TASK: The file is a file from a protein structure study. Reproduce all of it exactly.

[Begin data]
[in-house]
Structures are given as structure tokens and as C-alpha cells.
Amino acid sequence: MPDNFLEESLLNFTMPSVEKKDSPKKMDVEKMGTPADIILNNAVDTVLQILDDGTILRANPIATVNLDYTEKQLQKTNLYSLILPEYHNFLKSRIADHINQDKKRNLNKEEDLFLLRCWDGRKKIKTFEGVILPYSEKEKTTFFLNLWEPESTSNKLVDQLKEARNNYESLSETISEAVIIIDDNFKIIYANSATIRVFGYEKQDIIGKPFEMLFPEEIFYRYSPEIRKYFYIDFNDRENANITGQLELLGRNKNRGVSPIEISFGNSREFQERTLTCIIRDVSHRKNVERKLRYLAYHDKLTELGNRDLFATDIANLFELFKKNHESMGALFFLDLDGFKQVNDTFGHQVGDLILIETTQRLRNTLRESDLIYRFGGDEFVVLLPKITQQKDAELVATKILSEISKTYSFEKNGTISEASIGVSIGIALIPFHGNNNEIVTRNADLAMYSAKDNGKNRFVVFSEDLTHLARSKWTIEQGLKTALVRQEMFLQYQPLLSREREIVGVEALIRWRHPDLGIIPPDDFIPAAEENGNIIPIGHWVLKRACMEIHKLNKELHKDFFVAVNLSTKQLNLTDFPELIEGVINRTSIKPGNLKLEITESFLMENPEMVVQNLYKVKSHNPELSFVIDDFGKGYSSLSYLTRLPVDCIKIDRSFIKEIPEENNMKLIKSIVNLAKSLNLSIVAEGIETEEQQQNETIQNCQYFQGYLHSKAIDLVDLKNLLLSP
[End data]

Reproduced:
[in-house]
Structures are given as structure tokens and as C-alpha cells.
Amino acid sequence: MPDNFLEESLLNFTMPSVEKKDSPKKMDVEKMGTPADIILNNAVDTVLQILDDGTILRANPIATVNLDYTEKQLQKTNLYSLILPEYHNFLKSRIADHINQDKKRNLNKEEDLFLLRCWDGRKKIKTFEGVILPYSEKEKTTFFLNLWEPESTSNKLVDQLKEARNNYESLSETISEAVIIIDDNFKIIYANSATIRVFGYEKQDIIGKPFEMLFPEEIFYRYSPEIRKYFYIDFNDRENANITGQLELLGRNKNRGVSPIEISFGNSREFQERTLTCIIRDVSHRKNVERKLRYLAYHDKLTELGNRDLFATDIANLFELFKKNHESMGALFFLDLDGFKQVNDTFGHQVGDLILIETTQRLRNTLRESDLIYRFGGDEFVVLLPKITQQKDAELVATKILSEISKTYSFEKNGTISEASIGVSIGIALIPFHGNNNEIVTRNADLAMYSAKDNGKNRFVVFSEDLTHLARSKWTIEQGLKTALVRQEMFLQYQPLLSREREIVGVEALIRWRHPDLGIIPPDDFIPAAEENGNIIPIGHWVLKRACMEIHKLNKELHKDFFVAVNLSTKQLNLTDFPELIEGVINRTSIKPGNLKLEITESFLMENPEMVVQNLYKVKSHNPELSFVIDDFGKGYSSLSYLTRLPVDCIKIDRSFIKEIPEENNMKLIKSIVNLAKSLNLSIVAEGIETEEQQQNETIQNCQYFQGYLHSKAIDLVDLKNLLLSP